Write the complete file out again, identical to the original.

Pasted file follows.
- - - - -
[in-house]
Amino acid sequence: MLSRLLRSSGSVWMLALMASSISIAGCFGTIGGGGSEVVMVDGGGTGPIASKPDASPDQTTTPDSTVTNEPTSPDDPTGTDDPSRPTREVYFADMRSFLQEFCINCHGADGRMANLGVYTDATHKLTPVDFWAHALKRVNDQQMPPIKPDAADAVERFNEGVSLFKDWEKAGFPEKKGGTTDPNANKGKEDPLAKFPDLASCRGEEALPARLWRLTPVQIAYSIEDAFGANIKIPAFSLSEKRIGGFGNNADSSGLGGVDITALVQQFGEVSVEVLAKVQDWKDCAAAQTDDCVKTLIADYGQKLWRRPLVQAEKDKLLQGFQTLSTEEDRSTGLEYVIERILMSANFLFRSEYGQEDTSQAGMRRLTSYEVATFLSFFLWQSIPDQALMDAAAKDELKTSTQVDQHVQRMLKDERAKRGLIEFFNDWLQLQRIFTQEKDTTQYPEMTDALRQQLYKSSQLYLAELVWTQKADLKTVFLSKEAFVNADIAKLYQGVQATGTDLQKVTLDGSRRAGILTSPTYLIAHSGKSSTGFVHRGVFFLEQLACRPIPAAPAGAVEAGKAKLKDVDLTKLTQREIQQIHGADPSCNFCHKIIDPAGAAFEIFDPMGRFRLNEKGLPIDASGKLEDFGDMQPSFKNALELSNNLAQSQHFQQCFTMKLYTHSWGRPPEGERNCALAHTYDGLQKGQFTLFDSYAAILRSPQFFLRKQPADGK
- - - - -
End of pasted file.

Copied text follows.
[in-house]
Amino acid sequence: MLSRLLRSSGSVWMLALMASSISIAGCFGTIGGGGSEVVMVDGGGTGPIASKPDASPDQTTTPDSTVTNEPTSPDDPTGTDDPSRPTREVYFADMRSFLQEFCINCHGADGRMANLGVYTDATHKLTPVDFWAHALKRVNDQQMPPIKPDAADAVERFNEGVSLFKDWEKAGFPEKKGGTTDPNANKGKEDPLAKFPDLASCRGEEALPARLWRLTPVQIAYSIEDAFGANIKIPAFSLSEKRIGGFGNNADSSGLGGVDITALVQQFGEVSVEVLAKVQDWKDCAAAQTDDCVKTLIADYGQKLWRRPLVQAEKDKLLQGFQTLSTEEDRSTGLEYVIERILMSANFLFRSEYGQEDTSQAGMRRLTSYEVATFLSFFLWQSIPDQALMDAAAKDELKTSTQVDQHVQRMLKDERAKRGLIEFFNDWLQLQRIFTQEKDTTQYPEMTDALRQQLYKSSQLYLAELVWTQKADLKTVFLSKEAFVNADIAKLYQGVQATGTDLQKVTLDGSRRAGILTSPTYLIAHSGKSSTGFVHRGVFFLEQLACRPIPAAPAGAVEAGKAKLKDVDLTKLTQREIQQIHGADPSCNFCHKIIDPAGAAFEIFDPMGRFRLNEKGLPIDASGKLEDFGDMQPSFKNALELSNNLAQSQHFQQCFTMKLYTHSWGRPPEGERNCALAHTYDGLQKGQFTLFDSYAAILRSPQFFLRKQPADGK